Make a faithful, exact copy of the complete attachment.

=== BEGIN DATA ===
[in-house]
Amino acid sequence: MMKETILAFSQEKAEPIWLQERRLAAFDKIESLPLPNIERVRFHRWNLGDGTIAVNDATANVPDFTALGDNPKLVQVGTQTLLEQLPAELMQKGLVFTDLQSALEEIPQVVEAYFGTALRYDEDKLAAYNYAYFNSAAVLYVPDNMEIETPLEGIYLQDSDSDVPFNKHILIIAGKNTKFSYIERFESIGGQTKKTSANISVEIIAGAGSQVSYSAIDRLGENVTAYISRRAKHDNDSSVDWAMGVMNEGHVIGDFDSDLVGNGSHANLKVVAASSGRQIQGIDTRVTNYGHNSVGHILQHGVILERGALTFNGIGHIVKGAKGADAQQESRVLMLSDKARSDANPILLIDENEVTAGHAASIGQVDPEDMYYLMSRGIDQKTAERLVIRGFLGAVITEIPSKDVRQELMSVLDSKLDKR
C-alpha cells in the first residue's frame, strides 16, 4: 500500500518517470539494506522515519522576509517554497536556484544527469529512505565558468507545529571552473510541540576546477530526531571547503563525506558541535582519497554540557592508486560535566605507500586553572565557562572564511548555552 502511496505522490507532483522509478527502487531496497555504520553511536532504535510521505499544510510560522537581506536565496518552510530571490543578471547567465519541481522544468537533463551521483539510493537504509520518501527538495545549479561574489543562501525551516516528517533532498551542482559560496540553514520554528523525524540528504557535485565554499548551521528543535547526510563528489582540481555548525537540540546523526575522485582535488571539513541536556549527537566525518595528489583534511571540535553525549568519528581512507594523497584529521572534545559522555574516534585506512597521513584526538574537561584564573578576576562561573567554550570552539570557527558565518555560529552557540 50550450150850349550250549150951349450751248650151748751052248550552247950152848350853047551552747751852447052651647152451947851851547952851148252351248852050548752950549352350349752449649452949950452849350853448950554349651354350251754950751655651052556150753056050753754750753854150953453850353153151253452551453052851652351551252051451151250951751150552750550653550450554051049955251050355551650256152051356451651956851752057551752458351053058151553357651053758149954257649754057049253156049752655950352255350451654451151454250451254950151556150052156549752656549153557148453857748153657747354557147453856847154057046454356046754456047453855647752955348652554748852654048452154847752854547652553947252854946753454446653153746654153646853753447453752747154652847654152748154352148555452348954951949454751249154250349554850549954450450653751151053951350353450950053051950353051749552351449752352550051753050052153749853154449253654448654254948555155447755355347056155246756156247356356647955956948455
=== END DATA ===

[in-house]
Amino acid sequence: MMKETILAFSQEKAEPIWLQERRLAAFDKIESLPLPNIERVRFHRWNLGDGTIAVNDATANVPDFTALGDNPKLVQVGTQTLLEQLPAELMQKGLVFTDLQSALEEIPQVVEAYFGTALRYDEDKLAAYNYAYFNSAAVLYVPDNMEIETPLEGIYLQDSDSDVPFNKHILIIAGKNTKFSYIERFESIGGQTKKTSANISVEIIAGAGSQVSYSAIDRLGENVTAYISRRAKHDNDSSVDWAMGVMNEGHVIGDFDSDLVGNGSHANLKVVAASSGRQIQGIDTRVTNYGHNSVGHILQHGVILERGALTFNGIGHIVKGAKGADAQQESRVLMLSDKARSDANPILLIDENEVTAGHAASIGQVDPEDMYYLMSRGIDQKTAERLVIRGFLGAVITEIPSKDVRQELMSVLDSKLDKR
C-alpha cells in the first residue's frame, strides 16, 4: 500500500518517470539494506522515519522576509517554497536556484544527469529512505565558468507545529571552473510541540576546477530526531571547503563525506558541535582519497554540557592508486560535566605507500586553572565557562572564511548555552 502511496505522490507532483522509478527502487531496497555504520553511536532504535510521505499544510510560522537581506536565496518552510530571490543578471547567465519541481522544468537533463551521483539510493537504509520518501527538495545549479561574489543562501525551516516528517533532498551542482559560496540553514520554528523525524540528504557535485565554499548551521528543535547526510563528489582540481555548525537540540546523526575522485582535488571539513541536556549527537566525518595528489583534511571540535553525549568519528581512507594523497584529521572534545559522555574516534585506512597521513584526538574537561584564573578576576562561573567554550570552539570557527558565518555560529552557540 50550450150850349550250549150951349450751248650151748751052248550552247950152848350853047551552747751852447052651647152451947851851547952851148252351248852050548752950549352350349752449649452949950452849350853448950554349651354350251754950751655651052556150753056050753754750753854150953453850353153151253452551453052851652351551252051451151250951751150552750550653550450554051049955251050355551650256152051356451651956851752057551752458351053058151553357651053758149954257649754057049253156049752655950352255350451654451151454250451254950151556150052156549752656549153557148453857748153657747354557147453856847154057046454356046754456047453855647752955348652554748852654048452154847752854547652553947252854946753454446653153746654153646853753447453752747154652847654152748154352148555452348954951949454751249154250349554850549954450450653751151053951350353450950053051950353051749552351449752352550051753050052153749853154449253654448654254948555155447755355347056155246756156247356356647955956948455